An alternative option would be to consider a peribulbar injection of hyaluronidase. This technique is not as deep as a retrobulbar approach – you only advance the needle to around the equator of the globe and without any rotation needed to reach the posterior space. This means that there is less chance of injury to the optic nerve or other vessels which could result in a retrobulbar haematoma, a significant complication in itself. This technique has the advantage that it places you closer to the vessels, superiorly, that are likely to have been occluded by the dermal filler injection, i.e., the supratrochlear, the supraorbital, and the lacrimal arteries.
It is important to conclude this blog by noting that Dr Tim is not recommending that every patient who has visual disturbance after a dermal filler injection needs a retrobulbar injection of hyaluronidase. There is a lack of evidence to back this up as a helpful option and there is concern that it could make the situation worse. The important take-home message is that these situations are not black and white; differential diagnosis plays a part in the problem, which could outweigh any benefits of emergency intervention.
Dr Tim’s advice is that aesthetic clinicians should familiarise themselves with blindness as a potential complication of filler treatment, learn the approaches to treat it and the anatomy by perhaps investing in a cadaveric masterclass. Only then can you evaluate for yourself what would be the best approach in each situation – should the worst happen one day.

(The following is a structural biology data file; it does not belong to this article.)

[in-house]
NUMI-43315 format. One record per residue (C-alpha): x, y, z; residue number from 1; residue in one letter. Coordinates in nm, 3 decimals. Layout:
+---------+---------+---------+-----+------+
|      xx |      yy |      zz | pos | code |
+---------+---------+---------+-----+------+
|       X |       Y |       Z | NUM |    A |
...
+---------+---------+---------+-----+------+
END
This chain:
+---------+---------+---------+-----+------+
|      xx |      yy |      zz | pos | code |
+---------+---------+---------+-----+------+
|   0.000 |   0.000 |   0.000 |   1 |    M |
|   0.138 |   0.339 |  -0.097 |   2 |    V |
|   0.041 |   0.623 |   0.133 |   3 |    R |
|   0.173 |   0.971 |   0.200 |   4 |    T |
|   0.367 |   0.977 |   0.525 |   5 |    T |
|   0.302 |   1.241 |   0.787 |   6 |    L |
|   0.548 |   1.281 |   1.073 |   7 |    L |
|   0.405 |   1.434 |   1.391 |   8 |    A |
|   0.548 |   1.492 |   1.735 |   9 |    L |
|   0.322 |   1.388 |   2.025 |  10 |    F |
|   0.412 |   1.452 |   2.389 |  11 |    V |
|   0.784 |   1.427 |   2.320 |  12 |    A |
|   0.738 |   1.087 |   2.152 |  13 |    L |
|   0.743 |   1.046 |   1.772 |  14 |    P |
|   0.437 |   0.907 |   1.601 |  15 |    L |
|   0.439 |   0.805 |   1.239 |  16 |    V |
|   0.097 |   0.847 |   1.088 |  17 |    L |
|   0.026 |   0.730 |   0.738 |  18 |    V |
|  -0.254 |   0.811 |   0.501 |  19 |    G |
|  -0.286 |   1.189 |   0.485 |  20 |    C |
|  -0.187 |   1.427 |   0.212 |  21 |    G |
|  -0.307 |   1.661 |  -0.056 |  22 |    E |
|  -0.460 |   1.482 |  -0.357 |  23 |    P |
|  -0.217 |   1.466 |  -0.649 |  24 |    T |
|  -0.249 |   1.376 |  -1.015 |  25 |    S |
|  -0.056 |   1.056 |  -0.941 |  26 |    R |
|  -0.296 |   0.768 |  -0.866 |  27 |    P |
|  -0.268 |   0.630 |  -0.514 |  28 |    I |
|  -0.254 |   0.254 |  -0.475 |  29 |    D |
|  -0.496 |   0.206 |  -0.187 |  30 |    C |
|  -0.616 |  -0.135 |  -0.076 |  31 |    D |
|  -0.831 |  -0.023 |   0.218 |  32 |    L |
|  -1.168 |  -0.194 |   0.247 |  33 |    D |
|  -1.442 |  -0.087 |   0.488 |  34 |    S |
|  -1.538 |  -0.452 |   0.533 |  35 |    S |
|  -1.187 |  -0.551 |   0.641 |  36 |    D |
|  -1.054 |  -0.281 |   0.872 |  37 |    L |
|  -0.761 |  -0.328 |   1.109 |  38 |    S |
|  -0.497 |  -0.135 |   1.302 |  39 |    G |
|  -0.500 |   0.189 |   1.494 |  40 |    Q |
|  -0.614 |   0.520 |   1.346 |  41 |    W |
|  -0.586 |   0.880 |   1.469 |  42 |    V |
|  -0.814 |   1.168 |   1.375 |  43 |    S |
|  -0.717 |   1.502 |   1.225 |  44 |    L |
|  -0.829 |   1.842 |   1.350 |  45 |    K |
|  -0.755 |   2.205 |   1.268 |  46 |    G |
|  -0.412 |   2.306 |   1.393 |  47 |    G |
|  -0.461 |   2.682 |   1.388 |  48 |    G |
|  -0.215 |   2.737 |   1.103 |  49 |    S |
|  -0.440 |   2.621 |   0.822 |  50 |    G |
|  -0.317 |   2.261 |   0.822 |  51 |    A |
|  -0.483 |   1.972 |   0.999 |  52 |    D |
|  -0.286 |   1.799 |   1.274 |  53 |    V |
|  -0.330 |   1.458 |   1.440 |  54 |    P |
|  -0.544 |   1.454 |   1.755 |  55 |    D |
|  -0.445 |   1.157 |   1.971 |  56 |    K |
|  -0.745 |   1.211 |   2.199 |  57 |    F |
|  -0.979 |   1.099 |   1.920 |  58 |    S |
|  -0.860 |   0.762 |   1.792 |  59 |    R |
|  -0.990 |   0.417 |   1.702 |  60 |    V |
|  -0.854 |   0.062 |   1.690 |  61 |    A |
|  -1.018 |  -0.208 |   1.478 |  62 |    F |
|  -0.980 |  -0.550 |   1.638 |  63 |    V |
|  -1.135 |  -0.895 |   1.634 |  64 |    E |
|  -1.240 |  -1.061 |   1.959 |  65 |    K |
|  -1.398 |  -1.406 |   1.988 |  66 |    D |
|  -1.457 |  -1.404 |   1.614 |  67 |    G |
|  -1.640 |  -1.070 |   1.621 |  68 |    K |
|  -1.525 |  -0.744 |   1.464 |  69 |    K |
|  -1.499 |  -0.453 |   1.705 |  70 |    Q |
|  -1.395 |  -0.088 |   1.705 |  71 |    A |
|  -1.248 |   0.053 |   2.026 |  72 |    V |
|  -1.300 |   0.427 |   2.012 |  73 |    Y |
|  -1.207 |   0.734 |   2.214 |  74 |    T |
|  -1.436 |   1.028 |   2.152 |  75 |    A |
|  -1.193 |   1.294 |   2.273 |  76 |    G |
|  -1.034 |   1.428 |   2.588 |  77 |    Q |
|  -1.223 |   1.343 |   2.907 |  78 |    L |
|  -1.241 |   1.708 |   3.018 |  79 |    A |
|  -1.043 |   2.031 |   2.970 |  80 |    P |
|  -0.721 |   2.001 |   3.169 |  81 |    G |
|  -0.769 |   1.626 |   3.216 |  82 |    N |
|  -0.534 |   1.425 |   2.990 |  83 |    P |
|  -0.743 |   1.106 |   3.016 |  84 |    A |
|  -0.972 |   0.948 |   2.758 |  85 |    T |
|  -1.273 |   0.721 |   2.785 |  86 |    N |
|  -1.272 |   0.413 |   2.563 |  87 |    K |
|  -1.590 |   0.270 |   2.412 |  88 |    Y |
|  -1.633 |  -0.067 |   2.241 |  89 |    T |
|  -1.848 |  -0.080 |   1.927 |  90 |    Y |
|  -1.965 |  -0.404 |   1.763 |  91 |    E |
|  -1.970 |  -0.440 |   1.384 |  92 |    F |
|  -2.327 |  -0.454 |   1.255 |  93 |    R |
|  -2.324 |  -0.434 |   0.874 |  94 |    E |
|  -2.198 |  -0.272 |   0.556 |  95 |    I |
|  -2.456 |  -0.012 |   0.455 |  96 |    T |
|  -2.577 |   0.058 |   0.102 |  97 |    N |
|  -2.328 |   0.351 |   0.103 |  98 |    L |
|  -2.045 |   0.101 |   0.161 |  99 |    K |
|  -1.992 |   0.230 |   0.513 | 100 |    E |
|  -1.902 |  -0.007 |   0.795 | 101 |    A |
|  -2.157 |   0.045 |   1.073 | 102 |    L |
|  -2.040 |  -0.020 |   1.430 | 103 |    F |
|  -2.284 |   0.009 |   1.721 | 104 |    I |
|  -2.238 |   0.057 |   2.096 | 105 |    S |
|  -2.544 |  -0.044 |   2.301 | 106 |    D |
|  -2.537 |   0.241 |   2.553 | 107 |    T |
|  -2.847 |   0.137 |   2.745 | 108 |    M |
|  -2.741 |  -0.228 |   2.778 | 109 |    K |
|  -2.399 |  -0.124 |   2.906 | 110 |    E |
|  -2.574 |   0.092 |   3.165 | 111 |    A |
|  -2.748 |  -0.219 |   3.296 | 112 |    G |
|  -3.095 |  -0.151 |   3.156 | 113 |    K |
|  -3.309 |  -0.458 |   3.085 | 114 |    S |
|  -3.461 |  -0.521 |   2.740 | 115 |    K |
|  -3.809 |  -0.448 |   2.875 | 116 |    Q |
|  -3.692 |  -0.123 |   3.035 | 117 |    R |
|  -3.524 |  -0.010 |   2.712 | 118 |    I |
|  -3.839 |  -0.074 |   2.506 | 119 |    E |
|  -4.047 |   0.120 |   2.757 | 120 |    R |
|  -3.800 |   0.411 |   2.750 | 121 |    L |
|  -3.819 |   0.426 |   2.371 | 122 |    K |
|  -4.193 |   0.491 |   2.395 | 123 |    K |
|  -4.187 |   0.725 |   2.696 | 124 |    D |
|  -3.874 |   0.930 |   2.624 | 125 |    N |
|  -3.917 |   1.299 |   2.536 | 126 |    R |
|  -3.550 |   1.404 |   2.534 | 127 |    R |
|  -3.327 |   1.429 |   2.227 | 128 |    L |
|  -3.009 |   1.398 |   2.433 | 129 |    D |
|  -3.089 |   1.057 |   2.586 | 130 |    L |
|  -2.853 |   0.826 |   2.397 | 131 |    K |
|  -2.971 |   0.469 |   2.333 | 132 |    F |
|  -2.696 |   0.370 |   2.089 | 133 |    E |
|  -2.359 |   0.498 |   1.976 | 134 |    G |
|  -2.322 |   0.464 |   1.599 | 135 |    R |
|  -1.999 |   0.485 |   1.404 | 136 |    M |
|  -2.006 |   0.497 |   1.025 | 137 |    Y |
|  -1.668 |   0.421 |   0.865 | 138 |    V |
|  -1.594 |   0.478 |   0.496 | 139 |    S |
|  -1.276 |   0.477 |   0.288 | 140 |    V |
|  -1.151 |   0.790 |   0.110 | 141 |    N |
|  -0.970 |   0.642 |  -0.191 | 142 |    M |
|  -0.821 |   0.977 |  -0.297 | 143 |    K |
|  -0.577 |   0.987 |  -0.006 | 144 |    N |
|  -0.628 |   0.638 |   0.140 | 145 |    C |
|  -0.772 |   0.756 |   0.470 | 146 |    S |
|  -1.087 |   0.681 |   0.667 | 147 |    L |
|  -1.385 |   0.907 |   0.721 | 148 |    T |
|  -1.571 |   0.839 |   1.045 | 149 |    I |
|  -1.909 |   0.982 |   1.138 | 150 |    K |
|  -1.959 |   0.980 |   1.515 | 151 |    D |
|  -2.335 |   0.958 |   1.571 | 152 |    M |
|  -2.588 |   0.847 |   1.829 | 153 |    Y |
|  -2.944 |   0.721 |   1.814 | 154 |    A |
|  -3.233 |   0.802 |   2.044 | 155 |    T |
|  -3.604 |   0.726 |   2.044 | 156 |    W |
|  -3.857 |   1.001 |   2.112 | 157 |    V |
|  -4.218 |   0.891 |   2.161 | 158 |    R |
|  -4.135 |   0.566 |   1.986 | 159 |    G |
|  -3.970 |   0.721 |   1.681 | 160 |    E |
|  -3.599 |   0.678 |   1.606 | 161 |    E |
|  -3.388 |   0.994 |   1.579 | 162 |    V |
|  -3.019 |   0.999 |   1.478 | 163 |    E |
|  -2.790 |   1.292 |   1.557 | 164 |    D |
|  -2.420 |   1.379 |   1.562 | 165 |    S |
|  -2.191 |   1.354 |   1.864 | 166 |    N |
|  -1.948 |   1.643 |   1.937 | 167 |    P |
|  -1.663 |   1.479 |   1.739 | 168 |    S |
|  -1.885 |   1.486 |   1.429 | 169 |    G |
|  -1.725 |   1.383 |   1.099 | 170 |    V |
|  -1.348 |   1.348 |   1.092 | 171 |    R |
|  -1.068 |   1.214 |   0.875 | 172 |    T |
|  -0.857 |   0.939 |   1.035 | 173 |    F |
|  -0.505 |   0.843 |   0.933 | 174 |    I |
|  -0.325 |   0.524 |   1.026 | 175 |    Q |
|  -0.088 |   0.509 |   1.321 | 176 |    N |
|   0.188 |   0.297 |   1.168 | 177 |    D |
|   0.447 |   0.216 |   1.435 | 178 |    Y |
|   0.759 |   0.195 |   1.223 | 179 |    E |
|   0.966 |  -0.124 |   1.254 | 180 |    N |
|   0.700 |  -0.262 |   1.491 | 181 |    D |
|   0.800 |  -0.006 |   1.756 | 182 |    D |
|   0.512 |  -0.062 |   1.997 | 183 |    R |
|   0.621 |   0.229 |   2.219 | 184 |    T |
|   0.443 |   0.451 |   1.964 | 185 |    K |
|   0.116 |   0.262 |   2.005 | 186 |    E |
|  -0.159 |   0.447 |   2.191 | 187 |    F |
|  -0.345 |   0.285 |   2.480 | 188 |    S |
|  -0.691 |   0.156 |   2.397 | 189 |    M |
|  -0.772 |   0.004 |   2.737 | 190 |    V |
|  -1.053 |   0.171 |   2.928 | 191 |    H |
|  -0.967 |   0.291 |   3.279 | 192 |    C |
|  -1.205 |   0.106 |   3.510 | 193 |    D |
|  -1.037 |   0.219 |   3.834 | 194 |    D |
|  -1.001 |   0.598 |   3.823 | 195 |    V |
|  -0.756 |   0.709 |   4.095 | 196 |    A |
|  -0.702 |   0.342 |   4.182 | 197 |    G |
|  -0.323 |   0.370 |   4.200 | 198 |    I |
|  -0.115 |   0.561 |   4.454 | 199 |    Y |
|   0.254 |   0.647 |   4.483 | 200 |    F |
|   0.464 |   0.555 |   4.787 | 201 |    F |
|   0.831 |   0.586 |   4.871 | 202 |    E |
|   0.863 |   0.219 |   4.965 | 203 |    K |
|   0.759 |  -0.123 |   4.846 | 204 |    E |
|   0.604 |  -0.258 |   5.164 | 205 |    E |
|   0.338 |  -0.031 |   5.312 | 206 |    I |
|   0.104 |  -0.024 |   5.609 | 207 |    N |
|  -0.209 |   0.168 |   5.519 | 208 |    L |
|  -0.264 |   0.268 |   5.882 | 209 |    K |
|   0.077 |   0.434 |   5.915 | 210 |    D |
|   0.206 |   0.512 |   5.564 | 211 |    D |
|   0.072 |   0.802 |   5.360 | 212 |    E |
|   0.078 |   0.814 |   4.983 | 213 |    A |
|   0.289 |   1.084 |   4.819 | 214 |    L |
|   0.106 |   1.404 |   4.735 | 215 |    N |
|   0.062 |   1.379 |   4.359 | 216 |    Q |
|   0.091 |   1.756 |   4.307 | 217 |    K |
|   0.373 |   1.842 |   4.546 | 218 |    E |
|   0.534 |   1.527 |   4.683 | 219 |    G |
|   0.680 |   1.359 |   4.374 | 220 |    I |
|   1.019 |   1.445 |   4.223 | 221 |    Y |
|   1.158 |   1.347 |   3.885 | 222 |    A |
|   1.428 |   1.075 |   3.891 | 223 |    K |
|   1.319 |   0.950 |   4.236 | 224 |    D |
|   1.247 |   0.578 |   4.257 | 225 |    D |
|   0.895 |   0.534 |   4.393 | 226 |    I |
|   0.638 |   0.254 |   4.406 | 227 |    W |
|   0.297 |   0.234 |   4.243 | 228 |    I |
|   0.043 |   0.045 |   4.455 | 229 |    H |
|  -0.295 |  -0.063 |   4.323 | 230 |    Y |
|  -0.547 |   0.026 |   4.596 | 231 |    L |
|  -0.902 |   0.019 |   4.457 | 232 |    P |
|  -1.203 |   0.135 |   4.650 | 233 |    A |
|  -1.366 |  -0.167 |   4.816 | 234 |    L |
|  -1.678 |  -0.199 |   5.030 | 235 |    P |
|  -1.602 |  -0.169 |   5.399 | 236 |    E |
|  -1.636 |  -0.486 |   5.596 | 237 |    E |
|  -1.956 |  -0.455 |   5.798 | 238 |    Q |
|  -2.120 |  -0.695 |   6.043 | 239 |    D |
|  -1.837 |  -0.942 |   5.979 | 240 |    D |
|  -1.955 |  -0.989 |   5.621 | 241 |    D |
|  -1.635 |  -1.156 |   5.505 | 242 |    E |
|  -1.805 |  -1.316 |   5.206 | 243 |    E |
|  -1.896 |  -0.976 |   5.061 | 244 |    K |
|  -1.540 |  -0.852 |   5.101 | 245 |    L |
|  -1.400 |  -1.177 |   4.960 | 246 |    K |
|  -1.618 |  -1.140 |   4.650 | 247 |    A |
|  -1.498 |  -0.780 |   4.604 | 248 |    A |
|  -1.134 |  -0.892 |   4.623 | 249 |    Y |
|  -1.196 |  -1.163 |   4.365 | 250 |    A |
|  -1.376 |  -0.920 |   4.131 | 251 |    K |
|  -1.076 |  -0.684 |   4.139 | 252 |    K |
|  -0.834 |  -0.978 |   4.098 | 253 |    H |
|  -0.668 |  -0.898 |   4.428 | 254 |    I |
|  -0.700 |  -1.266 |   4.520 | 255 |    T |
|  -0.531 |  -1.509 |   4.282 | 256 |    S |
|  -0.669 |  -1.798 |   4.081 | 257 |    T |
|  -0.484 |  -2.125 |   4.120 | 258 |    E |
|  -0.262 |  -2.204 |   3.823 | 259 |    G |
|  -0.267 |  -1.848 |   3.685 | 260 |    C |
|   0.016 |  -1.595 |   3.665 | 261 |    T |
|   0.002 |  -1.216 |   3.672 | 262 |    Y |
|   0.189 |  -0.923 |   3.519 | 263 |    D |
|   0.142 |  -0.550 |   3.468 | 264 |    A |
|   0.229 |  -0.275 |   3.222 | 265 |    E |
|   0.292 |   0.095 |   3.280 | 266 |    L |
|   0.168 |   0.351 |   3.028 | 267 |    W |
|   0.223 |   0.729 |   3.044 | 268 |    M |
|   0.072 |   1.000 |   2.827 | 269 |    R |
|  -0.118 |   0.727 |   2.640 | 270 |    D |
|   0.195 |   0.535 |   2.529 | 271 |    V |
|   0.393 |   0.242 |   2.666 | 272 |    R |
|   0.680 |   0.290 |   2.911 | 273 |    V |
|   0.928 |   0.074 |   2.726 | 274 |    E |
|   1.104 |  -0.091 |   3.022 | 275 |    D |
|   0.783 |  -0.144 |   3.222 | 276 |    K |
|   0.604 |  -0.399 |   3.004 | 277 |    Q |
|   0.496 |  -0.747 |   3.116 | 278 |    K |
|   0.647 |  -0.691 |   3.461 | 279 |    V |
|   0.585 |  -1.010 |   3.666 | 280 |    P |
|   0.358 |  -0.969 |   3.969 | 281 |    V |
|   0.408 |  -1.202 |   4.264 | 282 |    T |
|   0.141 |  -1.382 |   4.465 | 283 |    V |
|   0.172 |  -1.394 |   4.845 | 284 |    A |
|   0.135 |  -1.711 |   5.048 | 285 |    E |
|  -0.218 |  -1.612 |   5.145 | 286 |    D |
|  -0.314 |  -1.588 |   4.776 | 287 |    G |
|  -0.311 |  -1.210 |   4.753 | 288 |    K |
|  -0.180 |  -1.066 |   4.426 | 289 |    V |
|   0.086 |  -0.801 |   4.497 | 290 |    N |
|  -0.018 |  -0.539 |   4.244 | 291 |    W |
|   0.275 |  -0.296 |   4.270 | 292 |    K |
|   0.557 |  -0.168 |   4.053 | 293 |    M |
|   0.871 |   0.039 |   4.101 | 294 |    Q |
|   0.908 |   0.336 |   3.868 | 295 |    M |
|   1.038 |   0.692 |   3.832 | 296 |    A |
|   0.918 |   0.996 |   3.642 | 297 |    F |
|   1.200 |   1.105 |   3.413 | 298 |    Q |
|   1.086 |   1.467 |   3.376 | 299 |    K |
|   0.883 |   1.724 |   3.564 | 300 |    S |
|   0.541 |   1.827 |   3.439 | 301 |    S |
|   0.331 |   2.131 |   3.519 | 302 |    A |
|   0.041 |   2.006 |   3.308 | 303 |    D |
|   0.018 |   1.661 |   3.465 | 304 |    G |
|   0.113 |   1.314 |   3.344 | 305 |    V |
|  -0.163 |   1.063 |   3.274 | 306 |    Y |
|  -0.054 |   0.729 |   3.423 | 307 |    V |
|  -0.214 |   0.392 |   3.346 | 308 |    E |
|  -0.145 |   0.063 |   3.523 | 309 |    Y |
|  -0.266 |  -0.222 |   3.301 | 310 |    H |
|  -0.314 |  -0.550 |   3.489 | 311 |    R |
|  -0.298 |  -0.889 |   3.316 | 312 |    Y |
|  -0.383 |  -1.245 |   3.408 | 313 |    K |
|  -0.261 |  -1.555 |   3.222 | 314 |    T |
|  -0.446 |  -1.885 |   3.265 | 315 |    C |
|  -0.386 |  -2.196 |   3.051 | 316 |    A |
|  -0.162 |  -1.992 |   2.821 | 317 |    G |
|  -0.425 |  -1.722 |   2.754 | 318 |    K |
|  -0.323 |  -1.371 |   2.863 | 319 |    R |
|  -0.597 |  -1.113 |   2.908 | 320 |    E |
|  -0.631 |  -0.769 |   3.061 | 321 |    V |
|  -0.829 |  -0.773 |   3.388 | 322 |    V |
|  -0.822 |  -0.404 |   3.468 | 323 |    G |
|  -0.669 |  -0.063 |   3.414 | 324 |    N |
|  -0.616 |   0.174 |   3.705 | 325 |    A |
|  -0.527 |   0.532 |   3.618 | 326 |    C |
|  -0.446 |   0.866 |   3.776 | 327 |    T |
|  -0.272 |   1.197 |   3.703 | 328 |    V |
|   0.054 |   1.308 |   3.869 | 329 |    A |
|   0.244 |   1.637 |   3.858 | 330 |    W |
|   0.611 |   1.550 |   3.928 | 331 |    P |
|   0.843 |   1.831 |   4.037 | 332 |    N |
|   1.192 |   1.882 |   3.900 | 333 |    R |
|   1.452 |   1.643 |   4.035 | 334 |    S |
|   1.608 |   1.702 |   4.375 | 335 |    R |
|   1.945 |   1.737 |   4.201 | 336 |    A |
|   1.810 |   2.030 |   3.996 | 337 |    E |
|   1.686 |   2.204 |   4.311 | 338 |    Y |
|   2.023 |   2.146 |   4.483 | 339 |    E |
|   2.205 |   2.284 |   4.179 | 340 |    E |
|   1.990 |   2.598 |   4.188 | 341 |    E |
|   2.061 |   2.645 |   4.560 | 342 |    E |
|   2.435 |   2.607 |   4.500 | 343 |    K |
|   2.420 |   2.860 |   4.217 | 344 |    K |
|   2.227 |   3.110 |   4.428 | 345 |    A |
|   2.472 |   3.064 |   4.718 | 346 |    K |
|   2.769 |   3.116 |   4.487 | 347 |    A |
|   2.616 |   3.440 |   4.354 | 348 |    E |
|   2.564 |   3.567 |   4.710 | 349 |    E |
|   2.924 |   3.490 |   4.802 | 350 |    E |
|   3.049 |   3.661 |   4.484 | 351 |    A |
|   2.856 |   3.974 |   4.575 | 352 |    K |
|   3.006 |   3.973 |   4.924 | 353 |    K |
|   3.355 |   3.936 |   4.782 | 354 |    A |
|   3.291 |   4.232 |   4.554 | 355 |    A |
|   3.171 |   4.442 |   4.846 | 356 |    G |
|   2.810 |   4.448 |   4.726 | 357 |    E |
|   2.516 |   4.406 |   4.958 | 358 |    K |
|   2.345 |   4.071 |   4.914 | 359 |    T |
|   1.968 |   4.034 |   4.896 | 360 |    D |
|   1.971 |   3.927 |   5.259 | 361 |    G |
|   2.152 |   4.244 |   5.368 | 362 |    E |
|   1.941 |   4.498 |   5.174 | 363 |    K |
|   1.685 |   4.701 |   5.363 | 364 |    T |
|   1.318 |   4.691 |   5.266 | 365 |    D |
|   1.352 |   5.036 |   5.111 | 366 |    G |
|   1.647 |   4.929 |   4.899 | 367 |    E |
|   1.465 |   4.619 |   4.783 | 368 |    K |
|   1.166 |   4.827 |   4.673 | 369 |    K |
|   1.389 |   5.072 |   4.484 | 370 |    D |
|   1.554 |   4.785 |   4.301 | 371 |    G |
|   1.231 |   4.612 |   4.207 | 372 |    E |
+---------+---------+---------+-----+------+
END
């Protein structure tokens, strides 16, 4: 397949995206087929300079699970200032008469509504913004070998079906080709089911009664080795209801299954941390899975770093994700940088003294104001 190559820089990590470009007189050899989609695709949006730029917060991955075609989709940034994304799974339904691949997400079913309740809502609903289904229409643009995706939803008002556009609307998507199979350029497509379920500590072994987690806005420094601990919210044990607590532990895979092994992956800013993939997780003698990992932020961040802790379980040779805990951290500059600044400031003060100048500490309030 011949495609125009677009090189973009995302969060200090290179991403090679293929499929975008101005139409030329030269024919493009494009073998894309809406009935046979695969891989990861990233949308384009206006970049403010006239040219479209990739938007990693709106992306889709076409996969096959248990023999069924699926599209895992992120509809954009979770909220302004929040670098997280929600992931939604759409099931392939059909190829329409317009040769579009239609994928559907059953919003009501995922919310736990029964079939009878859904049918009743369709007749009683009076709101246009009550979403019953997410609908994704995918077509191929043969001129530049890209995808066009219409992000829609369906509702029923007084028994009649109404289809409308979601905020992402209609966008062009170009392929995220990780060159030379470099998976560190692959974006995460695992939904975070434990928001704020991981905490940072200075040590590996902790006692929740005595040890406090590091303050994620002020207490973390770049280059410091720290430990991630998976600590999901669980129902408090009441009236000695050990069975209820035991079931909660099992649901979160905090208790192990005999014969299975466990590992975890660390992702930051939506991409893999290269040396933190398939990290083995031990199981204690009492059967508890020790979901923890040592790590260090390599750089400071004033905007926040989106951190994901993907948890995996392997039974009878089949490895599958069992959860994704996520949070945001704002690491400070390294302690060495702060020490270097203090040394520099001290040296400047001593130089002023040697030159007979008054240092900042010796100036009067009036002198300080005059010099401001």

Of course, mitigating the risk of causing blindness with your dermal filler injections is by far and away the best message to take from this. Why not download Dr Tim’s Facial Vessel Map with the 13 extra risky injection areas.
Aesthetics Mastery Show
RED NOSE TIP COMPLICATION. Pressure necrosis after non-surgical rhinoplasty
This blog follows our recent Aesthetics Mastery Show, in which Dr Tim Pearce discusses the 8 different mechanisms by which vascular injury after dermal filler can cause necrosis.
Are you still anxious about delivering cosmetic injectables safely?
If you want to learn more about mastering medical aesthetic treatments and complications or conquering the anxiety of where to place your needle, then register for the next Dr Tim webinar.
Dr Tim Pearce eLearning
Dr Tim Pearce MBChB BSc (Hons) MRCGP founded his eLearning concept in 2016 in order to provide readily accessible BOTOX® and dermal filler online courses for fellow Medical Aesthetics practitioners. His objective was to raise standards within the industry – a principle which remains just as relevant today.